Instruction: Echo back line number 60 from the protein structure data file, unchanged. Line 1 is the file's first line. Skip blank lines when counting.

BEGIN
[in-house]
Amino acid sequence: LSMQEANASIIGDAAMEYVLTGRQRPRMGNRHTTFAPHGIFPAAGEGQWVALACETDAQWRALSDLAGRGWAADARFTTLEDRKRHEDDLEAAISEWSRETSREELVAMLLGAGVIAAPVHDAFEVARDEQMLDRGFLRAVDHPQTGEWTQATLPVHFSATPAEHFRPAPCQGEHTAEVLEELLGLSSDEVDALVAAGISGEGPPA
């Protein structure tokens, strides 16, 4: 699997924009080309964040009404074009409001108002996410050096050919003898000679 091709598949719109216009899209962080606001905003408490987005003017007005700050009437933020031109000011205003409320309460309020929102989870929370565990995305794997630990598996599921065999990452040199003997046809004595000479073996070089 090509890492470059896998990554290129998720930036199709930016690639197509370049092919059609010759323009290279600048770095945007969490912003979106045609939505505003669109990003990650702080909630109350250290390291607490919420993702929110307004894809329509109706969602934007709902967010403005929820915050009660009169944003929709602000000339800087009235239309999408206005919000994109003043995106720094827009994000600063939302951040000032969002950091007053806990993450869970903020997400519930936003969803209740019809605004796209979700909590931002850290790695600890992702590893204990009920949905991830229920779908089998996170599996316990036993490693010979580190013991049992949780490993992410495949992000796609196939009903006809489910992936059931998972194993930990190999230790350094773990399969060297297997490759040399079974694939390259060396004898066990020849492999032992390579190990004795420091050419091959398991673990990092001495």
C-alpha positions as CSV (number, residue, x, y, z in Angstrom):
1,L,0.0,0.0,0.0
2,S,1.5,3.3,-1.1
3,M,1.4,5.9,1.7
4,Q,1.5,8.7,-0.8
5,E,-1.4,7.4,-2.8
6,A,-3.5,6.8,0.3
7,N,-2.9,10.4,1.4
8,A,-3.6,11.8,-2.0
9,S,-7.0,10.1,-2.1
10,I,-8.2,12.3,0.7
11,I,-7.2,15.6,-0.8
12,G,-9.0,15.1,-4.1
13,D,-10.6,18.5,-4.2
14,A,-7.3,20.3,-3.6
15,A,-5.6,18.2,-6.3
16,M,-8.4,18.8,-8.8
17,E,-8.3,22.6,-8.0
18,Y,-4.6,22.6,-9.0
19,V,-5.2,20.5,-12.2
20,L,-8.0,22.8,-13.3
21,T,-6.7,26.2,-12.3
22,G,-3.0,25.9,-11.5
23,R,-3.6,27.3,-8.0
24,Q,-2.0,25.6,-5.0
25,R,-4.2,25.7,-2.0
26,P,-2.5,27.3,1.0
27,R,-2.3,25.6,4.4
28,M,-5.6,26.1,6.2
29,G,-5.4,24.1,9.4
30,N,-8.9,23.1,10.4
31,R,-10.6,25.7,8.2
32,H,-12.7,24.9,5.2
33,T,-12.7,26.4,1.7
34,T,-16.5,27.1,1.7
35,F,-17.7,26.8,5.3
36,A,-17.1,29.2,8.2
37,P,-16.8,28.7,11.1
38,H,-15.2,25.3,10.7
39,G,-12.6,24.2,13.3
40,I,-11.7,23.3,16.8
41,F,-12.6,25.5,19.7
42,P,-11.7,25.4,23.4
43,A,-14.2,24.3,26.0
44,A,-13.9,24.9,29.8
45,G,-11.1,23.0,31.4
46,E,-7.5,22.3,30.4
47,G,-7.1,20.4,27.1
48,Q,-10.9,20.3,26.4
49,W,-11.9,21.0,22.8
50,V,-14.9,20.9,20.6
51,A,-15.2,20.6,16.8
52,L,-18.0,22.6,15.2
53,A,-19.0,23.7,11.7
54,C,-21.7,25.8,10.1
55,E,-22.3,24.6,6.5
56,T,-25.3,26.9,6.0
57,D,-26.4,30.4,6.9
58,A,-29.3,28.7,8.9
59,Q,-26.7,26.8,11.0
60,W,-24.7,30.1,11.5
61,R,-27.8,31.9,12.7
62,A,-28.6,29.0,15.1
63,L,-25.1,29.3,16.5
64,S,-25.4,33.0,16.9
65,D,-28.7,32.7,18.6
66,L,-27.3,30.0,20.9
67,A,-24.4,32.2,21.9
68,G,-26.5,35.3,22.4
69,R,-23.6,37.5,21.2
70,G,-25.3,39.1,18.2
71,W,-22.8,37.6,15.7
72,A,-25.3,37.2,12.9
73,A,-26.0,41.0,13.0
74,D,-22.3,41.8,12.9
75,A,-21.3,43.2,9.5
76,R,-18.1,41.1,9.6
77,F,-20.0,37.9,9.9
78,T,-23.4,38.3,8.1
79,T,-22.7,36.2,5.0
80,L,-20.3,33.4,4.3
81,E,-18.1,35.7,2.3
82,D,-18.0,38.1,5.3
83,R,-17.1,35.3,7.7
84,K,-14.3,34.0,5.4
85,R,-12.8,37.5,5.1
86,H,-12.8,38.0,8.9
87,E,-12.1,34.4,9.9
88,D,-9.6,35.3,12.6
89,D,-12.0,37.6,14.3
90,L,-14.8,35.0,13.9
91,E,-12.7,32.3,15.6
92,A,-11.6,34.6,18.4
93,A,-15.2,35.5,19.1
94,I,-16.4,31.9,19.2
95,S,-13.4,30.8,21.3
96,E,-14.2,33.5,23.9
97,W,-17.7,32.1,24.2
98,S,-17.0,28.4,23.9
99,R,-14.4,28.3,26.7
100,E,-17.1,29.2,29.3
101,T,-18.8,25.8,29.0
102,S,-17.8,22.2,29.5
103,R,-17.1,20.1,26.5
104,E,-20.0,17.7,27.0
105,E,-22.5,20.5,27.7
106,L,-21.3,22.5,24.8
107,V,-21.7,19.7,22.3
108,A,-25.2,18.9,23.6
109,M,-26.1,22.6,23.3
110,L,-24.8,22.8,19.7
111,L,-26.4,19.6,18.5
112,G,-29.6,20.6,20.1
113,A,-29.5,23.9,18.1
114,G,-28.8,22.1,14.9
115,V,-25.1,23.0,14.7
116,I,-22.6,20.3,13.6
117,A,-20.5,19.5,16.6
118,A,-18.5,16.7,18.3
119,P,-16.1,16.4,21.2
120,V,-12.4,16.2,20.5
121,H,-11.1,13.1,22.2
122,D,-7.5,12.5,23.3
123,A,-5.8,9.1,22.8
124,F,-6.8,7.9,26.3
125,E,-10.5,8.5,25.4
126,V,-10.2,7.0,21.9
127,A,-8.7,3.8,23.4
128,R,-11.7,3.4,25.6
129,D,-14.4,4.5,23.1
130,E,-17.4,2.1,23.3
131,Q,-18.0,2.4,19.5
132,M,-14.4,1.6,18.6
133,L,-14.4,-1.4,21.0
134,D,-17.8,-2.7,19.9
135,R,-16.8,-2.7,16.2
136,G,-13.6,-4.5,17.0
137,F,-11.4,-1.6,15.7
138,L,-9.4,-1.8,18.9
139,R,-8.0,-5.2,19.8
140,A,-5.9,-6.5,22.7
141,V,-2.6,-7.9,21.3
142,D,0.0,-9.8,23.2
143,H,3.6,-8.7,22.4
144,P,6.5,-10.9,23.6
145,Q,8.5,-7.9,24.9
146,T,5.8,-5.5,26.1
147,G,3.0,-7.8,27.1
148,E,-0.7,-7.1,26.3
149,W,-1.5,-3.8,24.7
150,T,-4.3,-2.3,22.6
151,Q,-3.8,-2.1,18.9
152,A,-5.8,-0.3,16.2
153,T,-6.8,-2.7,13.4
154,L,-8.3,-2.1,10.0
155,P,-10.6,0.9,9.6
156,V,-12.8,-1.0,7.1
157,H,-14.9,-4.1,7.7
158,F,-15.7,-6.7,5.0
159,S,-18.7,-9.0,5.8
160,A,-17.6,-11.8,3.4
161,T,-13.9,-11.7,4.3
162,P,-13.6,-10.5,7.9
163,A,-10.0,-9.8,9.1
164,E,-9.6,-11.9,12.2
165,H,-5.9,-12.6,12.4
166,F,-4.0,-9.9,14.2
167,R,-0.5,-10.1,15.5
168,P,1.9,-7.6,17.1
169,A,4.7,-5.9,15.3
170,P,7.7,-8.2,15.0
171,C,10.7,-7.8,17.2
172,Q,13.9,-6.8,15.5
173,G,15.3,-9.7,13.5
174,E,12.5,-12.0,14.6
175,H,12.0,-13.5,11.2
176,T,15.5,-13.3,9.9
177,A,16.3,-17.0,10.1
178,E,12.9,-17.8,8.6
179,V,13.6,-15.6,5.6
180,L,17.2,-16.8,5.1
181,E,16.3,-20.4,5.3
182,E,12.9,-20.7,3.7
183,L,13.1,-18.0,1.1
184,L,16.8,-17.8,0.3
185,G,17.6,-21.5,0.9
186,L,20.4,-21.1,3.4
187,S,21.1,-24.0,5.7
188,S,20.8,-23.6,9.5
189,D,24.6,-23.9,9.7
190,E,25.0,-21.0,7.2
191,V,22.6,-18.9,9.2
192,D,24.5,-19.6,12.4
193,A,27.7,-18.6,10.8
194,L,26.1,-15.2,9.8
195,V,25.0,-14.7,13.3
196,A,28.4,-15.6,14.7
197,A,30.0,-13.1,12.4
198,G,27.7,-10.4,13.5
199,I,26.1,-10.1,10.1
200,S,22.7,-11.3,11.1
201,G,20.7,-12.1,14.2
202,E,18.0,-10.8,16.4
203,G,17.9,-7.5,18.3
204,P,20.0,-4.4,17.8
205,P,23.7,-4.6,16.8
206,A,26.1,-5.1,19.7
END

56,T,-25.3,26.9,6.0